The Right to Live: Supporting Medicare for All

 /  Sept. 9, 2020, 6:37 p.m.

Hospital beds

While the Democratic primaries may be over, the debate about Medicare for All is here to stay. As a pandemic sweeps through the globe, Americans are being forced to take a closer look at their healthcare plans and the costs of remaining well. The United States spends a skyrocketing 17 percent of its GDP on healthcare, totaling 3.3 trillion dollars per year, much more than other developed countries like Germany, France, Canada, and the United Kingdom, which each spend around 9-11 percent of their GDP on healthcare annually. Despite paying more, in 2018, over 87 million Americans were either underinsured or had no coverage for part of the year. To make matters worse, the United States ranks near the bottom in almost every measure of comparative quality.

The COVID-19 Spotlight

As the pandemic-driven recession settles in, 27 million Americans have lost health insurance they received through their job/employer. While four out of every five people who lost their health insurance during the pandemic are eligible for free coverage through Medicaid, actually insuring the recently unemployed is a difficult task. Premiums, co-pays, and deductibles continue to create financial barriers that prevent millions of Americans from accessing the care that they desperately need.

The COVID-19 pandemic shines a light on the broken US healthcare system and highlights the need for Medicare for All, an increasingly popular solution which 69 percent of Americans now support. While Medicare for All has been labeled as a far-left, socialist ideology, it is time to view healthcare as a non-debatable, fundamental human right. 

The Case for Medicare for All

There are currently two bills in Congress that outline a plan for Medicare for All. Representative Pramila Jaypal’s (D-WA) plan, also known as the House plan, is slightly more generous than Senator Bernie Sanders’ (I-VT) plan, the Senate plan, yet both have functionally the same goal: to make healthcare a right for every American, regardless of employment and socio-economic status. While the current bills will, without a doubt, be edited and changed extensively before they pass, these two bills would help Americans across the country in a multitude of ways if they pass.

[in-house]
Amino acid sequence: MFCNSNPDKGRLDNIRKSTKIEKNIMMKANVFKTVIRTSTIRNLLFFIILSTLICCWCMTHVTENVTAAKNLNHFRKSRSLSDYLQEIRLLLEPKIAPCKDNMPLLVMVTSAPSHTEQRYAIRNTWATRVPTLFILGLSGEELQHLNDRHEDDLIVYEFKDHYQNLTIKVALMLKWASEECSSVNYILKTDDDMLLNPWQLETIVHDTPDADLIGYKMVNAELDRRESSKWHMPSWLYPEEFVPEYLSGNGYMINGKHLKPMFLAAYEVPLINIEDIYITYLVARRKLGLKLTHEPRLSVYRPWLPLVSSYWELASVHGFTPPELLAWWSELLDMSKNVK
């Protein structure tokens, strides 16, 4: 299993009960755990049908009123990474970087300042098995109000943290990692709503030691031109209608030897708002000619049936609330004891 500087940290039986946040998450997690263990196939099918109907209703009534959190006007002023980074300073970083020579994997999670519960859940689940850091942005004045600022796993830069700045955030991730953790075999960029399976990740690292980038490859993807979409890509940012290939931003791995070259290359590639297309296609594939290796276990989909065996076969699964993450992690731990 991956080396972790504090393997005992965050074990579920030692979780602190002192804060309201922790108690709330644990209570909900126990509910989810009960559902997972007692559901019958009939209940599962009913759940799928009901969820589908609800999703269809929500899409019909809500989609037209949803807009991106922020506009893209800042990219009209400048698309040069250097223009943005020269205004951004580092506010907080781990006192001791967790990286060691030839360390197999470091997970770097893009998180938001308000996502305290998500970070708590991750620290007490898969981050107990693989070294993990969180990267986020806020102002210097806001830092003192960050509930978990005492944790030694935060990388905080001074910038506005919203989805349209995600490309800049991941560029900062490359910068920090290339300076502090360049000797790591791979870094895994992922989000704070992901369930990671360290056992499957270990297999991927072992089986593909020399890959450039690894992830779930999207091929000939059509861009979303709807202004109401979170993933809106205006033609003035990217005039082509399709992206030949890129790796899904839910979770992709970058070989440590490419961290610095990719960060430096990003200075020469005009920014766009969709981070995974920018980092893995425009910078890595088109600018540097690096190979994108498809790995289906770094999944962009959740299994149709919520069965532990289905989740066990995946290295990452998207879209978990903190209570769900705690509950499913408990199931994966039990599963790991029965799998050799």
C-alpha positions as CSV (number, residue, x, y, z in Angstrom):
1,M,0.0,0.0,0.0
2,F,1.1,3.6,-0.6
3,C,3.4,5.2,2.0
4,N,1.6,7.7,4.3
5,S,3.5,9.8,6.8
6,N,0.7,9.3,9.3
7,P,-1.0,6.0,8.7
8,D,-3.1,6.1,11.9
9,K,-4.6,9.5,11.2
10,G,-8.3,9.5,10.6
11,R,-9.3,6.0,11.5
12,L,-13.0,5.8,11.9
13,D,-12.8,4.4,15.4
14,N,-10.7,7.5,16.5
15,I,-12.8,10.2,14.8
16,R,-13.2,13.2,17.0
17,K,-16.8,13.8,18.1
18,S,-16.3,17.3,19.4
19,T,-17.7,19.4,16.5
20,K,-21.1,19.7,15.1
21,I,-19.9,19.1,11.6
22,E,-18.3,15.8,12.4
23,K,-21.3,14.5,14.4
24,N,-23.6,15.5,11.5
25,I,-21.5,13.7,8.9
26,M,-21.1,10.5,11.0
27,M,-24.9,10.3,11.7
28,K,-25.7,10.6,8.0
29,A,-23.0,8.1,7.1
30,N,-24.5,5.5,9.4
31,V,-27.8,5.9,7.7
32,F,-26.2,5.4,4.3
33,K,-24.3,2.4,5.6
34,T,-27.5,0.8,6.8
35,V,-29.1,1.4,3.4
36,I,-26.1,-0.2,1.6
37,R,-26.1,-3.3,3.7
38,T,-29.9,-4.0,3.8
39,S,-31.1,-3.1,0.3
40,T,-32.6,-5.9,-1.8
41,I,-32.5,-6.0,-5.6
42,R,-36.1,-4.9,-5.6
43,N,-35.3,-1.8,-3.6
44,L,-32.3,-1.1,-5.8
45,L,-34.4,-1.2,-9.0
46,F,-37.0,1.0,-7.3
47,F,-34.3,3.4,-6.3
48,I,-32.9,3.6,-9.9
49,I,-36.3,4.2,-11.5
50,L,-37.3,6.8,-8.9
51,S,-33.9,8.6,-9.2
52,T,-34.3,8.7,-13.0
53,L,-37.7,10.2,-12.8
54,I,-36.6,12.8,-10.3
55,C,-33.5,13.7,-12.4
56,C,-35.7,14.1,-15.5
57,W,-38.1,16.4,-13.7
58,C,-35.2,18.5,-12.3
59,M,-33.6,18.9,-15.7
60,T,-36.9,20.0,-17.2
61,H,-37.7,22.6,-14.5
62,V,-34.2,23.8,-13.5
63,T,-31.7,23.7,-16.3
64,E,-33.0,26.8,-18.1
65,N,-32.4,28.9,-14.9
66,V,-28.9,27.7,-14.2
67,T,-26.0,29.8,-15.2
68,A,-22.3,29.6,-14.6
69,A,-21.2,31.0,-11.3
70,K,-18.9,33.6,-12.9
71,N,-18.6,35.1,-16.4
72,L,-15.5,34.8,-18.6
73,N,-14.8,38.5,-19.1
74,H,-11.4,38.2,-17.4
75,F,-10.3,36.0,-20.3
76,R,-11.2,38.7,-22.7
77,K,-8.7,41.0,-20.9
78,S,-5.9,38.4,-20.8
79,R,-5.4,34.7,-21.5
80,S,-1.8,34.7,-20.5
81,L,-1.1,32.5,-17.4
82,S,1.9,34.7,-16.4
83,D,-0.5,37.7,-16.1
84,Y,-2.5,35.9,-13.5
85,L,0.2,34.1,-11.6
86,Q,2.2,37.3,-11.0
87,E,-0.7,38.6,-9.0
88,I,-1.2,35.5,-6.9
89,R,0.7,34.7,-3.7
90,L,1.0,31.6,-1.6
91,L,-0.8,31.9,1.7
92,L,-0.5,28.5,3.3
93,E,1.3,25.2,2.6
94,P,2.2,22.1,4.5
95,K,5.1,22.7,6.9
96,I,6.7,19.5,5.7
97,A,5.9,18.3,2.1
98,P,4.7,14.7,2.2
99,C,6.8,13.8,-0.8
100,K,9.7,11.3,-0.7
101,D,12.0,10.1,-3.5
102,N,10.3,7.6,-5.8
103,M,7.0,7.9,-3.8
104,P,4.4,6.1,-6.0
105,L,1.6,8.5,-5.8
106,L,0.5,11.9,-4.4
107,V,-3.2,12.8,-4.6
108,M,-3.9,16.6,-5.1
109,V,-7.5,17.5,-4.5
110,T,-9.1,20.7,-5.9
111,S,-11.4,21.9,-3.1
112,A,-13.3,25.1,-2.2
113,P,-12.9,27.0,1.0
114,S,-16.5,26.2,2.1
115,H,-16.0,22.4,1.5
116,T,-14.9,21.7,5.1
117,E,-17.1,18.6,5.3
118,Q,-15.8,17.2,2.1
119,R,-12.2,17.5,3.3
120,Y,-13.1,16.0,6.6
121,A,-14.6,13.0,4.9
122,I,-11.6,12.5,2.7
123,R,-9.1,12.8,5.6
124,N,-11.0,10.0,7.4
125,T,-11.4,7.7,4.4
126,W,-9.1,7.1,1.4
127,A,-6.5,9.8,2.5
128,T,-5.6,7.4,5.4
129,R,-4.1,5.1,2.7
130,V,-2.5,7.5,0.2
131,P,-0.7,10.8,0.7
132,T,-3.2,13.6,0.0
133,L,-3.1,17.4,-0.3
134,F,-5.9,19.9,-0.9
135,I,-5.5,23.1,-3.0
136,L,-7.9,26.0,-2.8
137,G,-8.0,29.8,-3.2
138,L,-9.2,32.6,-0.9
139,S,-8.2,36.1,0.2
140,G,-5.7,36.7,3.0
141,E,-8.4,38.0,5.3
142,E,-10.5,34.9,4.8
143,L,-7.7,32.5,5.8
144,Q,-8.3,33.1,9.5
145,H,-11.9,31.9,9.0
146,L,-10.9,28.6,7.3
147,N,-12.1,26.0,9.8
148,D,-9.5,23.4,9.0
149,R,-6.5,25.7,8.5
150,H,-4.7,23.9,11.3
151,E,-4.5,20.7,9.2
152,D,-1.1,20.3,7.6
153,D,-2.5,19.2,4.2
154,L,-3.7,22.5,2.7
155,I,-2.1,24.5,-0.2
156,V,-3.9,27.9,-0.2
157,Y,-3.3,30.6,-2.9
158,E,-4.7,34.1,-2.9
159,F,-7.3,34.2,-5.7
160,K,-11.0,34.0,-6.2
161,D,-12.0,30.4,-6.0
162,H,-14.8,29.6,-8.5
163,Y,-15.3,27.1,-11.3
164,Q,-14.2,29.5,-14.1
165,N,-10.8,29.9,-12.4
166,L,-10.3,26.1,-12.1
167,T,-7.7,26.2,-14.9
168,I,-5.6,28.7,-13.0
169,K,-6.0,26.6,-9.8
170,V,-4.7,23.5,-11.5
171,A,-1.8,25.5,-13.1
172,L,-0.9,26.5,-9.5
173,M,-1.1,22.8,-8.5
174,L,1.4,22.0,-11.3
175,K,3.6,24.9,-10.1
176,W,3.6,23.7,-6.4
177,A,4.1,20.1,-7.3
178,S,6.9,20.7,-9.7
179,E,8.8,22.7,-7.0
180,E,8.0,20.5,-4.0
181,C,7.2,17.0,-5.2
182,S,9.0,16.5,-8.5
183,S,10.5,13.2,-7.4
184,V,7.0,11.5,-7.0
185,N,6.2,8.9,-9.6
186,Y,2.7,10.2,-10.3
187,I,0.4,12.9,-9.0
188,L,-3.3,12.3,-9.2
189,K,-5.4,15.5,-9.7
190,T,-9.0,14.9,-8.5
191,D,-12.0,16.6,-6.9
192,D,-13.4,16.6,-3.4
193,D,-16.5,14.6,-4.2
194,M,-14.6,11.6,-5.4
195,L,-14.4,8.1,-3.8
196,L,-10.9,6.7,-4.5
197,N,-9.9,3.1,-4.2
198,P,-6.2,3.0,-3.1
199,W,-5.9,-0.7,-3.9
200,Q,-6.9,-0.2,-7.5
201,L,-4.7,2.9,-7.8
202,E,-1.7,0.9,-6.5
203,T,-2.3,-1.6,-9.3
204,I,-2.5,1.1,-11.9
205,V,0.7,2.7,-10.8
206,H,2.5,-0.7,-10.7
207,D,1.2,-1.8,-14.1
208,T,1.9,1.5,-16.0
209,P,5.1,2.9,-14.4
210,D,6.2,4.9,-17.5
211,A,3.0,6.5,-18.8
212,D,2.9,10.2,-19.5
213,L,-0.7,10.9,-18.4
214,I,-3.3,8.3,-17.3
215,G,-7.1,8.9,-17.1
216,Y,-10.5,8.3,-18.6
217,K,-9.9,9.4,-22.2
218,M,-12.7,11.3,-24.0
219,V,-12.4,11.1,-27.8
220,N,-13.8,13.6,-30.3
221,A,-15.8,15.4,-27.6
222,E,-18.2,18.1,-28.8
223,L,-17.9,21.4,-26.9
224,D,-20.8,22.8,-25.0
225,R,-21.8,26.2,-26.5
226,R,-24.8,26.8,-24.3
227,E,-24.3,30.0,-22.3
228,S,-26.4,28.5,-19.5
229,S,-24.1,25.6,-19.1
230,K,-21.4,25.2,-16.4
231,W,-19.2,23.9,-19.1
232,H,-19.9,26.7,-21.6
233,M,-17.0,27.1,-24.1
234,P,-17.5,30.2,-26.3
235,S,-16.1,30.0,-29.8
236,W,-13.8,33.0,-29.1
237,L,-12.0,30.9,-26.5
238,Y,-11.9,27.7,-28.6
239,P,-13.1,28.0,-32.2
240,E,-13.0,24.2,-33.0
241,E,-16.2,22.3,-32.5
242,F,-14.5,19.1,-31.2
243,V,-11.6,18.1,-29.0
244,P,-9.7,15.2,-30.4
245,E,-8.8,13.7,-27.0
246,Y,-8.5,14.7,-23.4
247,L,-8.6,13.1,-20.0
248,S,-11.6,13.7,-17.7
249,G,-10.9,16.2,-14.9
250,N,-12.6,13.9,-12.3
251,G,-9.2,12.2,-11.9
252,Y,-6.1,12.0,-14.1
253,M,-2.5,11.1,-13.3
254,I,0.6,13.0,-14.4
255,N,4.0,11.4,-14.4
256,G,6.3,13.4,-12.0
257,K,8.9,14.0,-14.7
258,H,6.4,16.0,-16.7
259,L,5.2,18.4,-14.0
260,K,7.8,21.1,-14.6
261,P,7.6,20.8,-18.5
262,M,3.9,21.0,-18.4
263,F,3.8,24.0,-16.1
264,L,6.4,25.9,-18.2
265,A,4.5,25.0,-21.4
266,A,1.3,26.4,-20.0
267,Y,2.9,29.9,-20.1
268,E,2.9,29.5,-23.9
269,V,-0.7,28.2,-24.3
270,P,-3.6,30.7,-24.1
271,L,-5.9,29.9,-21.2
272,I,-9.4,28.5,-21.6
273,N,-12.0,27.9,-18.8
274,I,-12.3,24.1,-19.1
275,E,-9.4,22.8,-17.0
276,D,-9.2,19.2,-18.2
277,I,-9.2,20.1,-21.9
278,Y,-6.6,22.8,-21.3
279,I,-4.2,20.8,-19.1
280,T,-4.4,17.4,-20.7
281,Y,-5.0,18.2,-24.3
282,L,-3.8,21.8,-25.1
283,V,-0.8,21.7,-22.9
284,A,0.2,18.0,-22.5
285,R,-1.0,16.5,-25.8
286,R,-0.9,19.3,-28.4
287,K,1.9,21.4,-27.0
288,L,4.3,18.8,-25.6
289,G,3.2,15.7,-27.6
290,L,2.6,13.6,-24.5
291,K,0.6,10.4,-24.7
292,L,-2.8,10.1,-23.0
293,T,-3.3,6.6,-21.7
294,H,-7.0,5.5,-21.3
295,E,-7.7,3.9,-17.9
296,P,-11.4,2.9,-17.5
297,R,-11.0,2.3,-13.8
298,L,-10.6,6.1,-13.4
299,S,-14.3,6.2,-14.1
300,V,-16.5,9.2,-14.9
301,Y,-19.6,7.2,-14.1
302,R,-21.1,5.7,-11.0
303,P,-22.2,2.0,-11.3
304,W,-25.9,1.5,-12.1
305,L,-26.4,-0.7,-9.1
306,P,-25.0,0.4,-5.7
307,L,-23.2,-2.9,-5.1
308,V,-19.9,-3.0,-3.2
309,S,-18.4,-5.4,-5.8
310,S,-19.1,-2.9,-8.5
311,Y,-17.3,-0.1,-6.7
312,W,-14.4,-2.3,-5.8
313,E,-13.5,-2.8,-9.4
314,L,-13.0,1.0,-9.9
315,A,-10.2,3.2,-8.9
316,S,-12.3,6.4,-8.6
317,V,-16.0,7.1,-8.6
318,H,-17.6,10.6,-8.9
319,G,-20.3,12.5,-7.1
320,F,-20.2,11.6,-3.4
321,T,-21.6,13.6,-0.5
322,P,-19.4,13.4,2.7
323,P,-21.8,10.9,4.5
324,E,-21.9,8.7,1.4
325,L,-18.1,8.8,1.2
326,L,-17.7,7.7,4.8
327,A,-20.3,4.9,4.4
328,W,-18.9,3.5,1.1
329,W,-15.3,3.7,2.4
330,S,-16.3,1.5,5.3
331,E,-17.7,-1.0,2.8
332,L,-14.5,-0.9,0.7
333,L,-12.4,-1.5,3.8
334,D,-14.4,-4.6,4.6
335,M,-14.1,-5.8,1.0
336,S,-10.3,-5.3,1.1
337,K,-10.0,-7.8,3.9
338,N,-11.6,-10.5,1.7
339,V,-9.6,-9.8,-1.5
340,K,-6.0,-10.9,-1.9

Medicare for All would improve access to healthcare, allowing Americans to access the care that they need. Currently, one-third of Americans say that they have skipped filling a prescription because of cost. Moreover, 22 percent of Americans say they have opted out of receiving medical care because of the hefty price tag that comes with seeing a doctor. The cost of leaving Americans to fend for themselves can be seen during a pandemic: While there are certainly many factors that led to the US failure to contain the virus, allowing high costs to be a barrier to receiving treatment definitely does not help. 

Beyond helping the uninsured, Medicare for All would also provide critical assistance for the 31 million American adults considered underinsured. People are considered underinsured if they had health insurance continuously for the past twelve months but still had out-of-pocket costs or deductibles that were high relative to their income. These groups of people often also don’t get the medical care they need. First, employed Americans’ out-of-pocket spending on health care has increased more than 50 percent since 2010, with half of all insurance policyholders facing at least a $1,000 deductible. Since 2009, premiums have increased 54 percent and workers’ contributions to premiums have increased 71 percent. However, hourly wages for the tenth percentile grew only 5.1 percent and wages for the fiftieth percentile grew only 2.5 percent, far slower than healthcare costs. Second, there is often confusion about what plans do and do not cover: This confusion often causes individuals to skip care altogether, out of fear of being charged an exorbitant amount of money. When the consequences of seeking medical care are high, people chose not to run the risk of a surprise bill. Indeed, more than one in four Americans said that uncertainty over their coverage led them to avoid treatment. For these reasons, 51 percent of underinsured adults reported problems with medical bills and debt, and 44 percent reported not getting the medical care they needed because of cost.

Both of these barriers for the uninsured would fade away under a Medicare for All system. While both the House and Senate bills allow for private insurance for any item or service that is not covered by Medicare for All, everyone would receive a universal basic level of coverage. The House bill calls for no deductibles, co-pays, or premiums. The Senate bill calls for up to $200 in copays per year for certain non-preventive prescription drugs, but no premiums or deductibles. This gets rid of the out-of-pocket expenses that often prevent people from getting the care they need. Moreover, universal coverage will increase the transparency between the provider and the patient: every person will know what they have covered and what they do not, since there will be little variation between each American’s policies.